“Remember the Sabbath day and keep it holy,” our Lord says.
2. Remembering the Sabbath is the wise thing to do because it is for our good. We are actually wired for it. In Genesis chapter 2 at the end of the creation story, we see God rested on the seventh day. In the passage we looked at today in Exodus, Moses is basically saying, The Lord God rested on the seventh (Sabbath) day; rest then your self. Rest like me, and rest with me. God’s pause, though, was not because of tiredness – He is God. It was a pause to enjoy what He had created in the previous six days. Remember, after each thing He created God said, “This is very good.” His pause was a time to enjoy some triumph as someone pleased with what He had just accomplished. His pause was to relate to His creation, to put in some of what we might call “garden time” with Adam and Eve.
Believe it or not, we are wired to take a pause and a rest. Think about it, we were created in the image of God. That means that if the Sabbath is in God’s being, then it should be in ours as well. It is part of God’s maintenance plan for your body, your mind, and your spirit. It is a wise thing to do.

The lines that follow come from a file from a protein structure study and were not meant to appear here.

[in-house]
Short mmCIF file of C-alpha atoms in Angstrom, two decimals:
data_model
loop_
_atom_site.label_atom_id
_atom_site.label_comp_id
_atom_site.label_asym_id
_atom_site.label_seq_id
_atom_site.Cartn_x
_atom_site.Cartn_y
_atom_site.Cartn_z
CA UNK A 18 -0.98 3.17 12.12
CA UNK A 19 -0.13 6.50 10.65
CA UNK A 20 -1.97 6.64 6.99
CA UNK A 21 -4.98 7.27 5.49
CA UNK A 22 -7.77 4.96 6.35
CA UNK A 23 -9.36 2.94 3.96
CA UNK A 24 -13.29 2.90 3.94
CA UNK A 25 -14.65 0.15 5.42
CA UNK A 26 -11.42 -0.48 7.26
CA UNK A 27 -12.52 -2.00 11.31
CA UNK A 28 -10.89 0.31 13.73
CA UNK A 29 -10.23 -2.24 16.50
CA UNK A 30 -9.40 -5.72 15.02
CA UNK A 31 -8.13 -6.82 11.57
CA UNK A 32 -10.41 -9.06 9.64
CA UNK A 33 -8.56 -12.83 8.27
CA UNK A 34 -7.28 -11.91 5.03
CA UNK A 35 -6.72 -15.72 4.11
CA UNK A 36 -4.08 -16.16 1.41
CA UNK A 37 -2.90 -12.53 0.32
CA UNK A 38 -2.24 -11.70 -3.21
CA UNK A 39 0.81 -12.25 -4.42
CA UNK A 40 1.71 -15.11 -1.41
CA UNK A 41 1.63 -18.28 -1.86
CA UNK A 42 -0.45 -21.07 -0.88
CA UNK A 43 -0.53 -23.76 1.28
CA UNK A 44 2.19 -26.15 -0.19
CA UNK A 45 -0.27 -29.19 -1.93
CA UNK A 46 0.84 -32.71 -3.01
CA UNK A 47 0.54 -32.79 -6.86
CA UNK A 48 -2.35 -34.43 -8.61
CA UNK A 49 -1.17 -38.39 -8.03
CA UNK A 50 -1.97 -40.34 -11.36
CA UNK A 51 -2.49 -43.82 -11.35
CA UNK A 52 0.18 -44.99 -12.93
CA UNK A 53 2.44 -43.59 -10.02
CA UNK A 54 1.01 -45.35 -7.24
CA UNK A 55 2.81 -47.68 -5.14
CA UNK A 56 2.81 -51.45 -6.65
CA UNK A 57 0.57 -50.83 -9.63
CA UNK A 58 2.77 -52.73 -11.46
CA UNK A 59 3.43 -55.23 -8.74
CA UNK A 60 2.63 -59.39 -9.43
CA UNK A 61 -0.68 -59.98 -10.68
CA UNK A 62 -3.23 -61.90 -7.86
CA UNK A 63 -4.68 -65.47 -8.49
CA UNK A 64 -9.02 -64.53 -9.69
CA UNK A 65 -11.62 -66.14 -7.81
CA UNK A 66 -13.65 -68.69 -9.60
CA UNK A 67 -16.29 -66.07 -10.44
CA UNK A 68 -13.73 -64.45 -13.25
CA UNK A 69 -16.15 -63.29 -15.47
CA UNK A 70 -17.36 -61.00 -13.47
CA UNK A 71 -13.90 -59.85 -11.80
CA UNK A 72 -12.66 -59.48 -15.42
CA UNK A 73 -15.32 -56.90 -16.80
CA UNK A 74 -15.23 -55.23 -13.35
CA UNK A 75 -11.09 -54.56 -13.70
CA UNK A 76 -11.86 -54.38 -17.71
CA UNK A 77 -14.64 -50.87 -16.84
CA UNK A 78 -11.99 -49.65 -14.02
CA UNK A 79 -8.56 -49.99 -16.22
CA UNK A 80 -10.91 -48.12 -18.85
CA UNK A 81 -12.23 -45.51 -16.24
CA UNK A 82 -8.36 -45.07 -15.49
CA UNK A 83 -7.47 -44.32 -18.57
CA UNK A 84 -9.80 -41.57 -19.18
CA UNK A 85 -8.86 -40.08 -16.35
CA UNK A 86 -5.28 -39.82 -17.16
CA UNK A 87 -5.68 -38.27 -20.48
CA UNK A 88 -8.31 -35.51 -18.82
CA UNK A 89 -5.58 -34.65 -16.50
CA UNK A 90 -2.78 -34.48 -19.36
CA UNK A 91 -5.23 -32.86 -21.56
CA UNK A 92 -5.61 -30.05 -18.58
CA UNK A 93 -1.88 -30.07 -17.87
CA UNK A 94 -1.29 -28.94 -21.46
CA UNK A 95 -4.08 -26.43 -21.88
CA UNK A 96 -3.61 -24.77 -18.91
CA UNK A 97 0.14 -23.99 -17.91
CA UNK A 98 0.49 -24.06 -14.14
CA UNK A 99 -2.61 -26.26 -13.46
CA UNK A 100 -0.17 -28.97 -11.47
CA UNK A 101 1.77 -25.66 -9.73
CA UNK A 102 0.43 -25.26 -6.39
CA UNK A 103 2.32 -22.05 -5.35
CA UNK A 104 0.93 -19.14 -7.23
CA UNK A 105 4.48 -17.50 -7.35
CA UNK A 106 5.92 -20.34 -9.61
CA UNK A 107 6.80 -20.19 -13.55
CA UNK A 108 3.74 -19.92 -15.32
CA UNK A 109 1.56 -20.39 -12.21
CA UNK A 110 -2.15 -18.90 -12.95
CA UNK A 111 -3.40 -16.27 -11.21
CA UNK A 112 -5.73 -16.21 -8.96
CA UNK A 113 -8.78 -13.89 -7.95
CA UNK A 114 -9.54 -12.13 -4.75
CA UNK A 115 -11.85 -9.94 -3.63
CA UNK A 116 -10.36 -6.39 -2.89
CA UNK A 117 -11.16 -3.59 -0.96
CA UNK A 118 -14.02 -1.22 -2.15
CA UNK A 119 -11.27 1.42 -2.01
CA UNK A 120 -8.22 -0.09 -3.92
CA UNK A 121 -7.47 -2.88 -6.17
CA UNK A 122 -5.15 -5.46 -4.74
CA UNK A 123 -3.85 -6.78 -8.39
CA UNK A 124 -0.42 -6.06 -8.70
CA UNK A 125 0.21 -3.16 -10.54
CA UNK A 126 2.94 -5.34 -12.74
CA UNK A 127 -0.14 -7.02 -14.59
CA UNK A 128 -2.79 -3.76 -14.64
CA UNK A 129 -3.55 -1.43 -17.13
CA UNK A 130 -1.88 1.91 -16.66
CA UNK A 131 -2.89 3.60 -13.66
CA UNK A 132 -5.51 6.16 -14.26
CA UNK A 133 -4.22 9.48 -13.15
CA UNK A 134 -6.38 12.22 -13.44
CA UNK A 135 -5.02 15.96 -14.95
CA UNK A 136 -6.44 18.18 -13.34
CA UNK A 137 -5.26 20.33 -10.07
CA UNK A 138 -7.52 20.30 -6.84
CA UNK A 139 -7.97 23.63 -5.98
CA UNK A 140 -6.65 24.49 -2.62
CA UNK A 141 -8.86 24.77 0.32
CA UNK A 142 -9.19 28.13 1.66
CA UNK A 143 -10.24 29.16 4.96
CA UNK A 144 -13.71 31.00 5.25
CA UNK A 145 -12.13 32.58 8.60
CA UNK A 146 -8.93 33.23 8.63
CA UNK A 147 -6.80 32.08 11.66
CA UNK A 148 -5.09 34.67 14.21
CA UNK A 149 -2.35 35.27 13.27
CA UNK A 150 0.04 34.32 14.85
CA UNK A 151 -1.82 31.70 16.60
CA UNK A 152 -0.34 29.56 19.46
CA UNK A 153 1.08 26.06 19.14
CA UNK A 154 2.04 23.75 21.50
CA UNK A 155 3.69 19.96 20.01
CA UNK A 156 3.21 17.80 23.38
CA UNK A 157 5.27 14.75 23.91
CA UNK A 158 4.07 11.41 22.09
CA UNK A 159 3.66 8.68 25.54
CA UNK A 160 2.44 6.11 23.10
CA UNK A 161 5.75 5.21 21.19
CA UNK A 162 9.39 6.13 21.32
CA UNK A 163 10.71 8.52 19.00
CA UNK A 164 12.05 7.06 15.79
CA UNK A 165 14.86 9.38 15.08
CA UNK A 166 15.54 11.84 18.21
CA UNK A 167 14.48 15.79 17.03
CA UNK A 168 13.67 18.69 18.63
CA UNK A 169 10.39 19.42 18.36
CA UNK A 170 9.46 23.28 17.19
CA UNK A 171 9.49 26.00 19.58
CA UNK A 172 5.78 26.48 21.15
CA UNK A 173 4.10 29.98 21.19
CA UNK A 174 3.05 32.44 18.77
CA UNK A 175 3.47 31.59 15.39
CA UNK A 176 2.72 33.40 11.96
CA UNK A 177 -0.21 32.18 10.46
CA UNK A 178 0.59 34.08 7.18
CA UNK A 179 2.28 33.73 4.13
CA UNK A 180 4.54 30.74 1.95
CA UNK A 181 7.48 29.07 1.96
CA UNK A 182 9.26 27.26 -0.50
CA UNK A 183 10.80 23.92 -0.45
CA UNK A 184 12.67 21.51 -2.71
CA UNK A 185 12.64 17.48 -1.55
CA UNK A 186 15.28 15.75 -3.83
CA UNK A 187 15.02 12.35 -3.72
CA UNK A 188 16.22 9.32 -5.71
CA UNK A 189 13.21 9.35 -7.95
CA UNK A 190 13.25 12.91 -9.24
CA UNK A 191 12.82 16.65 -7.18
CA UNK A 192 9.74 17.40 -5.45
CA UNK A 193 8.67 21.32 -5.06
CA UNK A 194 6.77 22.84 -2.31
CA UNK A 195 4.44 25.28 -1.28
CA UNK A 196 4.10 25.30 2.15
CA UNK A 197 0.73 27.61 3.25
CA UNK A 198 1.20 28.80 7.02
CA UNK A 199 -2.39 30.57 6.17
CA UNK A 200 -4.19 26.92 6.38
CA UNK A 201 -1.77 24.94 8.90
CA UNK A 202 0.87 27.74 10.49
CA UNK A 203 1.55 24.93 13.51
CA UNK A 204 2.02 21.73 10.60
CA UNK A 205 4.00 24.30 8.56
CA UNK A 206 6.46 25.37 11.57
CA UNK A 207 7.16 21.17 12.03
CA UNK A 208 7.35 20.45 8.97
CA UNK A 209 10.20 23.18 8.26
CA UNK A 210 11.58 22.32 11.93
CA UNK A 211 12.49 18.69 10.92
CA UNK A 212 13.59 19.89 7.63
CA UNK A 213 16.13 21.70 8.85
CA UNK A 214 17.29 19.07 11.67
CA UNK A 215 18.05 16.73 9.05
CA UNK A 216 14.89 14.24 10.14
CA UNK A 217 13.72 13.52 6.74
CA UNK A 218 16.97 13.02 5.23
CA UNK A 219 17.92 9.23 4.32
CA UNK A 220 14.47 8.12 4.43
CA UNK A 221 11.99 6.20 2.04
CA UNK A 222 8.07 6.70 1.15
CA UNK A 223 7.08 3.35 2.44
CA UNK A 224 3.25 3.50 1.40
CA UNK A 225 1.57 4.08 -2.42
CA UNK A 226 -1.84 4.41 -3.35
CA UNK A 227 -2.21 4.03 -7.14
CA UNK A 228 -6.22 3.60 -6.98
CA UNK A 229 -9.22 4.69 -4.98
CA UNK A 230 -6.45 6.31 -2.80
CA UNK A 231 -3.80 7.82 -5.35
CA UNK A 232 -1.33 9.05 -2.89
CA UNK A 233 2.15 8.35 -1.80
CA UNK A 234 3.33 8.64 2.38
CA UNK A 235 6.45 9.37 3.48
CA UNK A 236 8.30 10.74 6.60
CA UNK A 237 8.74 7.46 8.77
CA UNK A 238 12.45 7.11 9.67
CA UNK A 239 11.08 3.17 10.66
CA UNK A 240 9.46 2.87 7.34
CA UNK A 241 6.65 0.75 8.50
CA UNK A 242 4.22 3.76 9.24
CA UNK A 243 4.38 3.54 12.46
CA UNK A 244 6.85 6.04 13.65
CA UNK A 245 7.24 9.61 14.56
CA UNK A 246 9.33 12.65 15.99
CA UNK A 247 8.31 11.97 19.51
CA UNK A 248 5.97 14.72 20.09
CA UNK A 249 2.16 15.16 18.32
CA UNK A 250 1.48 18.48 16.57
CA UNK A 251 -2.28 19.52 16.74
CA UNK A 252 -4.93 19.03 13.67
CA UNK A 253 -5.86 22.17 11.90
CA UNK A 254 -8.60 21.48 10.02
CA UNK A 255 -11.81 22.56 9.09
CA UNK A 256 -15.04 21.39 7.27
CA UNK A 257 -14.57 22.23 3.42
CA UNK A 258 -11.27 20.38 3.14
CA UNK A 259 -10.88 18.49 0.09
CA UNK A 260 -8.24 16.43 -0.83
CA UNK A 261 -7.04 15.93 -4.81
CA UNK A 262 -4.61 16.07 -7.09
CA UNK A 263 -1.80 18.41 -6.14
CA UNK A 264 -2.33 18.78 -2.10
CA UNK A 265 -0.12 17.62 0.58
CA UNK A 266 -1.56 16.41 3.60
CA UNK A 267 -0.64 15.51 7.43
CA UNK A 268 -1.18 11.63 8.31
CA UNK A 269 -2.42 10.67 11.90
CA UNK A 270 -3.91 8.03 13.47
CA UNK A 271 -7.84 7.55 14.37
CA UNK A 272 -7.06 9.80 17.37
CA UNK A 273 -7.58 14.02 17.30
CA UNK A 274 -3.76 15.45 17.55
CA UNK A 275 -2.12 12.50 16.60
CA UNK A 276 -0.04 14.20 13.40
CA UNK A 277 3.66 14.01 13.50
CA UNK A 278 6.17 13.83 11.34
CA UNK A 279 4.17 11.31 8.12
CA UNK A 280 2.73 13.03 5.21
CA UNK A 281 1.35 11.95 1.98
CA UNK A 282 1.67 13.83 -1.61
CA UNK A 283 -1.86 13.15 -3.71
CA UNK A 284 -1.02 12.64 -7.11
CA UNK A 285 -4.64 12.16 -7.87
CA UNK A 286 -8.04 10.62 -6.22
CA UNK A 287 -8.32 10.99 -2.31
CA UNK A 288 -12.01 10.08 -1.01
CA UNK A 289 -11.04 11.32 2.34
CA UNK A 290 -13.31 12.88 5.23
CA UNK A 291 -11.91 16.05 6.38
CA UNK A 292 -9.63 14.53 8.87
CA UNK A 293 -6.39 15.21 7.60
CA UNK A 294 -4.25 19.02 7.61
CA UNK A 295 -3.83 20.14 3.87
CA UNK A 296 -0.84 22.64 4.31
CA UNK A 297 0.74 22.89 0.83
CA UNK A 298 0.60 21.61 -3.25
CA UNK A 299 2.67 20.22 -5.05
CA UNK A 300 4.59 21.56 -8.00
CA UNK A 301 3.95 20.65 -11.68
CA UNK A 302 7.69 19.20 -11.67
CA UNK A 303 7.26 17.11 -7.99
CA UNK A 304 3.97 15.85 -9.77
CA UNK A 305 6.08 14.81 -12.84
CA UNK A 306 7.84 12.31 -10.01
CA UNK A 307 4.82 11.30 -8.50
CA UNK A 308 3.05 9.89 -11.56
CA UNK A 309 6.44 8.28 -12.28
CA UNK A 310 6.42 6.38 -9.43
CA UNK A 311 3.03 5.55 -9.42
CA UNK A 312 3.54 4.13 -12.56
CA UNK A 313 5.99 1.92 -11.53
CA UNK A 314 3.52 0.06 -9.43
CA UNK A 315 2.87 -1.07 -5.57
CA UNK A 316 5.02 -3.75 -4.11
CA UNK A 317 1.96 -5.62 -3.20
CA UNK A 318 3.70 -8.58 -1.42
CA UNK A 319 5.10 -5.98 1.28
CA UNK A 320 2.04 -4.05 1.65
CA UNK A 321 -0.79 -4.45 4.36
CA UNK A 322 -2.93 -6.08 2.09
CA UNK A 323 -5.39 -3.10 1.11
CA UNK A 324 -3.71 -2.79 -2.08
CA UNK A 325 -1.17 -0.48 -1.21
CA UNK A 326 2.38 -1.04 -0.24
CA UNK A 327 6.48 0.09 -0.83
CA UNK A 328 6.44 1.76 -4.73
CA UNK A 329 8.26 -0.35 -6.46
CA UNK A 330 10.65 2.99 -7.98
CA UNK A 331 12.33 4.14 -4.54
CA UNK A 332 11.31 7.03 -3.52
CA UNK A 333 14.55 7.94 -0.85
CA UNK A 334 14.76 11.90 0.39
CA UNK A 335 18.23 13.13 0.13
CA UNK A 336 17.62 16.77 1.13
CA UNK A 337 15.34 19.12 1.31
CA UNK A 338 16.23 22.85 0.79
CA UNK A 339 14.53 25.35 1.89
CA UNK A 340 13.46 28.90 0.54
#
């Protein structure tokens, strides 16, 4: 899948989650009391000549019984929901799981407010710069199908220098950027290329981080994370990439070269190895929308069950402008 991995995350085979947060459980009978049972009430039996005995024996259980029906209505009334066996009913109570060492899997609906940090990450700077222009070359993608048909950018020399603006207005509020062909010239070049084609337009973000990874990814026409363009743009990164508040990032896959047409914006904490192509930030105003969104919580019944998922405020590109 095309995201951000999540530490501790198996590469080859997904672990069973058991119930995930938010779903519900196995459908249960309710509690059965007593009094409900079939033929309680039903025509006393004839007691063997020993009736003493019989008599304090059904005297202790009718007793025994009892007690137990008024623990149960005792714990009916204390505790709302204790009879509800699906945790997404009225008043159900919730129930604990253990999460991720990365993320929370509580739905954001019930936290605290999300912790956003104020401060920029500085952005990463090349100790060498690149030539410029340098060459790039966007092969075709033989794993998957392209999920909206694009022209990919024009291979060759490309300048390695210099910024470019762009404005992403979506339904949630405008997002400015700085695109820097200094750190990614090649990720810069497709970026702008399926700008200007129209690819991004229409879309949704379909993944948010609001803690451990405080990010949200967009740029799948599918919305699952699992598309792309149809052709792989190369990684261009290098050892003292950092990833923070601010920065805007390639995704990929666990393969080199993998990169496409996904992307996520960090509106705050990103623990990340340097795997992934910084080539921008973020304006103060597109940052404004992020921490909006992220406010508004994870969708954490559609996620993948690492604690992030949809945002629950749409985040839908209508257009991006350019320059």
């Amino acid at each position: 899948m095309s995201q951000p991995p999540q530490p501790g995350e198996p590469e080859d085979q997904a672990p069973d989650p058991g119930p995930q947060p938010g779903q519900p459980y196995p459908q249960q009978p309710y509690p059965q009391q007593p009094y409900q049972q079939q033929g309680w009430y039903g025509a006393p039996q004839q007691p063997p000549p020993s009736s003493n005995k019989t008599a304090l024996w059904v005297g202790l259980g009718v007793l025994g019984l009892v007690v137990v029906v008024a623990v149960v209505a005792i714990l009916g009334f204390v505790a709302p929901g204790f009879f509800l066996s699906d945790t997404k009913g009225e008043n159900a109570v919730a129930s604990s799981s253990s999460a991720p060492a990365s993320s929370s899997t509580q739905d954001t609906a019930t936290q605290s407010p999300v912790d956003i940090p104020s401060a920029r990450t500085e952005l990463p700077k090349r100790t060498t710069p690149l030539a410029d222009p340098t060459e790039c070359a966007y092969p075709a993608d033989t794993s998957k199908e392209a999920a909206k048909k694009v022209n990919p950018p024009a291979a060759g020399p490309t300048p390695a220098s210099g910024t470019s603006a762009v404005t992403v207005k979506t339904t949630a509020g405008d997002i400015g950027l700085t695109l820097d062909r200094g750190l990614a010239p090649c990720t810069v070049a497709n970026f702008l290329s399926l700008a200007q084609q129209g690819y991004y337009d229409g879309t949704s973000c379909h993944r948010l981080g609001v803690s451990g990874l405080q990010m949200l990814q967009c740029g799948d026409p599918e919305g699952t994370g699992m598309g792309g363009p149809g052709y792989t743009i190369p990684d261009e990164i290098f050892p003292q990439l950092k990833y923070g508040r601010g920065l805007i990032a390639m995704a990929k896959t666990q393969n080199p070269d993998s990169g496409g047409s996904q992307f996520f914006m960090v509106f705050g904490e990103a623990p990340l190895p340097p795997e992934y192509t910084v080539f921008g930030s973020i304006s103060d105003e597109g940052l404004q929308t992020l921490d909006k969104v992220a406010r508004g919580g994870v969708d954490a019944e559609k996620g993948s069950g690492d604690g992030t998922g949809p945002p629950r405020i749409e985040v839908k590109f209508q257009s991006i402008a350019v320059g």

3. We remember the Sabbath because Jesus did it! Jesus in fact called Himself the Lord of the Sabbath. One day when He was being hassled by the Pharisees and the religious scribes who had turned the Sabbath day into a legalistic burden for the people, Jesus took them on. He didn’t deny the importance of the Sabbath – in fact He said, “I am the Lord of the Sabbath,” but He talked about it in another way. He said, “The Sabbath was made for man, not man for the Sabbath.” It is a gift from God to us for our good.
So let’s explore a little bit this thing called the Sabbath. It is an old-fashioned, churchy word. Sabbath means a time of rest, to not work. It is holy to the Lord, Scripture tells us. It is a day to pause from our labors and routines. It is a special day set aside for us – and we all need one. God is very insistent that we take one.
The Sabbath is a time for resting. We take a physical break, an emotional break, a spiritual break from the run, run, run of life.